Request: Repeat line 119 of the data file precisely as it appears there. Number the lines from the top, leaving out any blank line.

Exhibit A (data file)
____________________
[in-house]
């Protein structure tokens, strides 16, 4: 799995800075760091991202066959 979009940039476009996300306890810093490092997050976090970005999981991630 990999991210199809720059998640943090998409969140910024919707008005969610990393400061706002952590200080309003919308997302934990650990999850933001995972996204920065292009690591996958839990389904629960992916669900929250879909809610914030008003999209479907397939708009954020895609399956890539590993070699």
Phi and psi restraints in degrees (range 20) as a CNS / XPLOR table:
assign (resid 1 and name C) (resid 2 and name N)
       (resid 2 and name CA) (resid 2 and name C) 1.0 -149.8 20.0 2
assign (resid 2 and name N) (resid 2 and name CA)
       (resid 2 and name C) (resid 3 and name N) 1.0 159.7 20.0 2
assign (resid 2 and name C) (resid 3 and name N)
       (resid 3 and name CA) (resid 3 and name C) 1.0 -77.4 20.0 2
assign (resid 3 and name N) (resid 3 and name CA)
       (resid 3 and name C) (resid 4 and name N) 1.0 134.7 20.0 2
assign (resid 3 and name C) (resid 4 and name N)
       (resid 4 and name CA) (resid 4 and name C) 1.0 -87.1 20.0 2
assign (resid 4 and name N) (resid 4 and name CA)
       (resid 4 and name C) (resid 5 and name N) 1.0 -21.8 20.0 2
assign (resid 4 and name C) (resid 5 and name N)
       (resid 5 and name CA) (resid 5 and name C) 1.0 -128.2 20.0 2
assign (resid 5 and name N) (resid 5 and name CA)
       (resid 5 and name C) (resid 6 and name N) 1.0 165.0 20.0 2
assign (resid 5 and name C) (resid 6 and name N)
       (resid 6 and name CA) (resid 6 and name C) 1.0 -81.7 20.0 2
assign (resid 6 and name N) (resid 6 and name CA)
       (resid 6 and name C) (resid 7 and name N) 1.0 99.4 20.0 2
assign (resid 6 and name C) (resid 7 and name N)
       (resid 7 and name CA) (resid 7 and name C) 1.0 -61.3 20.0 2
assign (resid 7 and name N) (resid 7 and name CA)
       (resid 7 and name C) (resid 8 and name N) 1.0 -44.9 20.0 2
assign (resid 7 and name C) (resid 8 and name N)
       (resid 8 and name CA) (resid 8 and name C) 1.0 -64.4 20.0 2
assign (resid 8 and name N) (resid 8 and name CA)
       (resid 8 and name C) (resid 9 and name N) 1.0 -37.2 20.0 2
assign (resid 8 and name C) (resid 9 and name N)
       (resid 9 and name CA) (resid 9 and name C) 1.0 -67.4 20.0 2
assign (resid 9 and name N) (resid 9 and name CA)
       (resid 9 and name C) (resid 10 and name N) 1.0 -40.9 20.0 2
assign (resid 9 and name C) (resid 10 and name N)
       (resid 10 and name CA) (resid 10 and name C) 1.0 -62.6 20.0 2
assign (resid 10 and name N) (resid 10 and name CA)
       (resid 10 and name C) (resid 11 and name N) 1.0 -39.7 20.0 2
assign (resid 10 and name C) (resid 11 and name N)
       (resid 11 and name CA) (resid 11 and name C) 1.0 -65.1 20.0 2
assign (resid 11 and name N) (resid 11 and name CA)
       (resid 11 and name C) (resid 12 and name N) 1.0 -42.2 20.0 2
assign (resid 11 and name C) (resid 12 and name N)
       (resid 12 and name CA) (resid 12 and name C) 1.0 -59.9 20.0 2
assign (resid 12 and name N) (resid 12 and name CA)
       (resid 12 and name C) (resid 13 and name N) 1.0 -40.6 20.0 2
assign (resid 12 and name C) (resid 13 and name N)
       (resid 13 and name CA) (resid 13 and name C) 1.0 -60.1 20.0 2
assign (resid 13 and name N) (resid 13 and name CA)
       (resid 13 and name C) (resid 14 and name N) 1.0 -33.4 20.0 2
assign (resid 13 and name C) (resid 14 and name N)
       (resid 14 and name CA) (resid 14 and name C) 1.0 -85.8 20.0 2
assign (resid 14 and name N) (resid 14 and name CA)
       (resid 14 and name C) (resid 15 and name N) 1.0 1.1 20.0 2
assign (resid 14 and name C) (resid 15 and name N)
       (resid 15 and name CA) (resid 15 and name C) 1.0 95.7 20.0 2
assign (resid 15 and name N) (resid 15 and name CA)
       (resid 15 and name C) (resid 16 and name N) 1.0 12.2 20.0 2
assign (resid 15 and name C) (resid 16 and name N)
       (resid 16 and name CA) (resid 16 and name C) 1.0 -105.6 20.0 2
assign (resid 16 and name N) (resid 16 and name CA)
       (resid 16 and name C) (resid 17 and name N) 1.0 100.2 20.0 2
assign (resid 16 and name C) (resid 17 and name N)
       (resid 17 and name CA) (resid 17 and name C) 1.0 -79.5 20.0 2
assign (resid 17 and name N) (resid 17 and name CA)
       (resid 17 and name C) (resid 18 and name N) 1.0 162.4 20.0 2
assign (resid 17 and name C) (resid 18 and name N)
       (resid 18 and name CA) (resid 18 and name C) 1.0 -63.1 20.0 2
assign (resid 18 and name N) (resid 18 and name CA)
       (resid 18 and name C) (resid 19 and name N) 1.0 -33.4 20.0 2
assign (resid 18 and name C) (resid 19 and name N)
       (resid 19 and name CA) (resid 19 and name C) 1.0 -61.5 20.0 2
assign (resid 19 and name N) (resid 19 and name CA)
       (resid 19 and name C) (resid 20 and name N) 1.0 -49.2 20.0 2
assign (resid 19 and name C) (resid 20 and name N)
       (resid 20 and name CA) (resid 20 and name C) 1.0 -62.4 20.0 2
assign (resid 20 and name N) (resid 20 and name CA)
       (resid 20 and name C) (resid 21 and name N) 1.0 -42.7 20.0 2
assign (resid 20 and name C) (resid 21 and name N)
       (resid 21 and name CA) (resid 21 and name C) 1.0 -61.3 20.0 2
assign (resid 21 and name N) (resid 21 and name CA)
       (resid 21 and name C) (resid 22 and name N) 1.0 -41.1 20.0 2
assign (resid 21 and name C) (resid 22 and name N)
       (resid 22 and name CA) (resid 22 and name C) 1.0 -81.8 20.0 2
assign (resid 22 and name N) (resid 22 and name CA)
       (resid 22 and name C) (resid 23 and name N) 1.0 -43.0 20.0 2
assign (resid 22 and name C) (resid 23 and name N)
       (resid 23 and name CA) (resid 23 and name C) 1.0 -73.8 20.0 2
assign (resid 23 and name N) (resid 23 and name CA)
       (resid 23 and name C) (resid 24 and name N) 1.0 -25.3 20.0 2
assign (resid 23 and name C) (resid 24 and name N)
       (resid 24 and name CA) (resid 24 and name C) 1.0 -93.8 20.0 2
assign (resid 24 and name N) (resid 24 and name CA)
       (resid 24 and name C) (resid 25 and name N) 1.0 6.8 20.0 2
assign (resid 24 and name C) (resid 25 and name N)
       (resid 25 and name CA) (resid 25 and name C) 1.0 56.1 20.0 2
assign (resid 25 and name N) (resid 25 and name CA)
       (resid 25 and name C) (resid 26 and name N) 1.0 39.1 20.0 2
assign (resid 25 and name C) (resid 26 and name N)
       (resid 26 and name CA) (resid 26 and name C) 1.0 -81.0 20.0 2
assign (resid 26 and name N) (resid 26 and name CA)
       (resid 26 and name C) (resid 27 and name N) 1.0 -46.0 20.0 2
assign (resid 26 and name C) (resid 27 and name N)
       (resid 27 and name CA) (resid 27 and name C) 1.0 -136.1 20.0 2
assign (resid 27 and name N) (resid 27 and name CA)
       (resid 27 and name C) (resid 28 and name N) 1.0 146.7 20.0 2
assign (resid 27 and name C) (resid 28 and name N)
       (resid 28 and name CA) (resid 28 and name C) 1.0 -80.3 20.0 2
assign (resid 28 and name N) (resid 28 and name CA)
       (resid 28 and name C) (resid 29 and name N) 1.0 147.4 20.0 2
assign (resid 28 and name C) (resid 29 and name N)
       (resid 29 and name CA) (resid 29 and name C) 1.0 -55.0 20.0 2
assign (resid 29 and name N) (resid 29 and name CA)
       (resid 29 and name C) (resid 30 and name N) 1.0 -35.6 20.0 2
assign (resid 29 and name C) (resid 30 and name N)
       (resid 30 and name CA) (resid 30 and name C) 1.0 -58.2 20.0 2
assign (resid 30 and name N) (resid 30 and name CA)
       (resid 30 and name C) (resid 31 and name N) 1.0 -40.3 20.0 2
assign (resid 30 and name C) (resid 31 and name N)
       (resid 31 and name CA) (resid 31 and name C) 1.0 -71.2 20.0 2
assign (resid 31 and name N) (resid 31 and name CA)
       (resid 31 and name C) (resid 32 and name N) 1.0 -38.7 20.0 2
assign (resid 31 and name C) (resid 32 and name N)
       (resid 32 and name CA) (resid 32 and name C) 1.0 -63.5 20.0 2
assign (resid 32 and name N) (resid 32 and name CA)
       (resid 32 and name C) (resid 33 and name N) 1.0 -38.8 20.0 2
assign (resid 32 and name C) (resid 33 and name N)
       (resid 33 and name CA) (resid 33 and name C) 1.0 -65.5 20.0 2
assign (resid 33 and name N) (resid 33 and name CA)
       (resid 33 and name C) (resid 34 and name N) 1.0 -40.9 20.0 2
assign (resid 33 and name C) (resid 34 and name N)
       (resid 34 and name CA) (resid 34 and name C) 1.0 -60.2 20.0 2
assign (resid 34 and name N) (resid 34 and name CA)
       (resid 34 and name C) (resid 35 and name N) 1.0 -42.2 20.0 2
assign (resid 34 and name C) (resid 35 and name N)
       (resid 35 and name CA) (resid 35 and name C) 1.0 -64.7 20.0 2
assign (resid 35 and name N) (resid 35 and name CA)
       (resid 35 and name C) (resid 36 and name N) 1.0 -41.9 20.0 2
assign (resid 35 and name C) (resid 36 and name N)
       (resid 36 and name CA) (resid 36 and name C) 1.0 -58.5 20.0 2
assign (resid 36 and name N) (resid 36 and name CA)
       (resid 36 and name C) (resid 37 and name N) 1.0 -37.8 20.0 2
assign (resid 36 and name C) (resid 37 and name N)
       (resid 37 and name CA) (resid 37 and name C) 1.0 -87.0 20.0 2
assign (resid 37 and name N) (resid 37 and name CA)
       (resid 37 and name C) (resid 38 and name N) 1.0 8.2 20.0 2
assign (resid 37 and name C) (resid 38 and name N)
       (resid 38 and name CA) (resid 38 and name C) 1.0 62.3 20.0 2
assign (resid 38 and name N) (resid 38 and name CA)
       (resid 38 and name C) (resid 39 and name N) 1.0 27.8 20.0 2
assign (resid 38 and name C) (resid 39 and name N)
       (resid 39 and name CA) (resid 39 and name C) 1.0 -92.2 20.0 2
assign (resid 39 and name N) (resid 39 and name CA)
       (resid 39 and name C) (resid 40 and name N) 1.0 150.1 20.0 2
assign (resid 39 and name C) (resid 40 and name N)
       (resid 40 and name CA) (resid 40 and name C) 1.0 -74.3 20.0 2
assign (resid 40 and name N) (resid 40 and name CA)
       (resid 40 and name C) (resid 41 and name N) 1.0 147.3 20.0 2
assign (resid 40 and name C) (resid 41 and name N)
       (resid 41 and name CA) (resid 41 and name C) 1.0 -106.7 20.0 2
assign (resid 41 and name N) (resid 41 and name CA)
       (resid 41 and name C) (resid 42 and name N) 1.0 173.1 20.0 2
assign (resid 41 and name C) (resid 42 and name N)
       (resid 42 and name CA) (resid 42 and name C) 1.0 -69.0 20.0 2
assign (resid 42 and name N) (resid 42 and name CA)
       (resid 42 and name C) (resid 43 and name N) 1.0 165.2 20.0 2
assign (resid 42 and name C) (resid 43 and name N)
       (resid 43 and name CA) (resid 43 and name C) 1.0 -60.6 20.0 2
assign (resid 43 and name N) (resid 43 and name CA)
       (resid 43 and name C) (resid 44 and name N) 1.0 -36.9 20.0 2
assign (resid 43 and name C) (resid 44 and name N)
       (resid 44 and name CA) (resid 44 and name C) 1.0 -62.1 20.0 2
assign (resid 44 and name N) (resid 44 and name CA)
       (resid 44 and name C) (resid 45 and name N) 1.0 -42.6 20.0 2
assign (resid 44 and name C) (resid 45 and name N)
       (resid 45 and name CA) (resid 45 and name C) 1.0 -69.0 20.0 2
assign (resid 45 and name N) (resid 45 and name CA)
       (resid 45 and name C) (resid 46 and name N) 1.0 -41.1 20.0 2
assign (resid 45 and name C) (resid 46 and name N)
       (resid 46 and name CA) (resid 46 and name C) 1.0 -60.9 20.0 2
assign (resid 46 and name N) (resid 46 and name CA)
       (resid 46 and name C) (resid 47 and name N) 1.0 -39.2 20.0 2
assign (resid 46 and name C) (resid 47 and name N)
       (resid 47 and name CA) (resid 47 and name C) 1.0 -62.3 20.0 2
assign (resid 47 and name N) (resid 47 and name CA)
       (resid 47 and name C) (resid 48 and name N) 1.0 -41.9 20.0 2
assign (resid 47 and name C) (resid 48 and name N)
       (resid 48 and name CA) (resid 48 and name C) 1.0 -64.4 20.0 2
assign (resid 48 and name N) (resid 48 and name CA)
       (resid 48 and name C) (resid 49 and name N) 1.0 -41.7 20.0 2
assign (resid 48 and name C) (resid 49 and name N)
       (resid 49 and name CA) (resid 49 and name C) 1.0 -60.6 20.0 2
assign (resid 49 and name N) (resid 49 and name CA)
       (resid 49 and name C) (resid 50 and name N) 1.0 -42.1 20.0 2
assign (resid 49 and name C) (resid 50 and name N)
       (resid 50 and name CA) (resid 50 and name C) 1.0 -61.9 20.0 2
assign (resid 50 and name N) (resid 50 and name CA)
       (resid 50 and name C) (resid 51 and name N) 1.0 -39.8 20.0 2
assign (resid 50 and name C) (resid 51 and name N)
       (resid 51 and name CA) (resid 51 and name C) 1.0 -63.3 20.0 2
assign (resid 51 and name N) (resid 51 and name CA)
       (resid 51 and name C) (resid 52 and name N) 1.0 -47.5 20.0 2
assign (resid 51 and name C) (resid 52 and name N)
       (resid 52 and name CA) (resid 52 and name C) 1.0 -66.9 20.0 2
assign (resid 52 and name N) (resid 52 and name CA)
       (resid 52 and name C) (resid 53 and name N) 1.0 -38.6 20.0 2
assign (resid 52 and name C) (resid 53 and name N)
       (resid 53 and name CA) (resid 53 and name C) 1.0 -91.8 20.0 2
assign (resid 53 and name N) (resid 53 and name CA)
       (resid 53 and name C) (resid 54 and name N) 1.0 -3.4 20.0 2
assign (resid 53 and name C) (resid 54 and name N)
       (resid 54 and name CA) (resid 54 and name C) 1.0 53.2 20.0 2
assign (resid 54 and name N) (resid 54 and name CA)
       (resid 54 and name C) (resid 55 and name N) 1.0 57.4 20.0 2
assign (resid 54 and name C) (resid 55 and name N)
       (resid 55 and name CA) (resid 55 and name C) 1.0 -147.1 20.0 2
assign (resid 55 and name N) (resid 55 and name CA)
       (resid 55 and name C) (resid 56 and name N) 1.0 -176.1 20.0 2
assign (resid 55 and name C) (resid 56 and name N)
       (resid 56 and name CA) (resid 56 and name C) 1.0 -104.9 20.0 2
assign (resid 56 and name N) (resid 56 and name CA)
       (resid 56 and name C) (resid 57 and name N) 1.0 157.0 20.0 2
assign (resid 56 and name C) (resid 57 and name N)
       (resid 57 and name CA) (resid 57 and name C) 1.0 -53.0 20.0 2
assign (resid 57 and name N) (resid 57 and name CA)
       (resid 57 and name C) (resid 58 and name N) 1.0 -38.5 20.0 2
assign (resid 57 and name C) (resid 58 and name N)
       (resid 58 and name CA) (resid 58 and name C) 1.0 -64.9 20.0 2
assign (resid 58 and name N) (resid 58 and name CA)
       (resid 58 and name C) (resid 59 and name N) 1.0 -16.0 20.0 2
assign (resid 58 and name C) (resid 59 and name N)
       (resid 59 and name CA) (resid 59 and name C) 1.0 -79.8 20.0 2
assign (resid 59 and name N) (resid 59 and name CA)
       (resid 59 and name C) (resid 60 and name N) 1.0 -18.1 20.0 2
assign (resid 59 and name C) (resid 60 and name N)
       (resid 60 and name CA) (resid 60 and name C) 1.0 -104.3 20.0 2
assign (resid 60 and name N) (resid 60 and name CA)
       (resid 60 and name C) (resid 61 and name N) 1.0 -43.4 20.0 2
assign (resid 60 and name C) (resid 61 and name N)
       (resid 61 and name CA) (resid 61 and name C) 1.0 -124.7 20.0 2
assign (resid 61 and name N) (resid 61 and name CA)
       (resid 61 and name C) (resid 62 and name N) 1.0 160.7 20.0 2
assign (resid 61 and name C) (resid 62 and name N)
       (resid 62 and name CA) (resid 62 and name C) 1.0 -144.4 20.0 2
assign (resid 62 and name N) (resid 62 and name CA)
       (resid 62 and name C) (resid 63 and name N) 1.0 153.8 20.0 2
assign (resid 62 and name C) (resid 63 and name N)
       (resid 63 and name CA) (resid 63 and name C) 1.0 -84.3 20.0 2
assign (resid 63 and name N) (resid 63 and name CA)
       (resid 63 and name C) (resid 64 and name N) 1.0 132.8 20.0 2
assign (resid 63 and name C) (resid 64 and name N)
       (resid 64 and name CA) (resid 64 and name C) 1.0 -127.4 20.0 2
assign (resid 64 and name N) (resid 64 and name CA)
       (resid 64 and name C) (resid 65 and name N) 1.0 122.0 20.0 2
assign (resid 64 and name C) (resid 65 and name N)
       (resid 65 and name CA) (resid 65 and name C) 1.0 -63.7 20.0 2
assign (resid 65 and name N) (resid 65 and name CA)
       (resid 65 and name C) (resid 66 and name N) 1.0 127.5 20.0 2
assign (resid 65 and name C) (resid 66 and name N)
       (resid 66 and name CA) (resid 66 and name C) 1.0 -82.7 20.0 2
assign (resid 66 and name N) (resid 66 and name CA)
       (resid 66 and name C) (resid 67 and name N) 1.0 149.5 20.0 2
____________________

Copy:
       (resid 30 and name C) (resid 31 and name N) 1.0 -40.3 20.0 2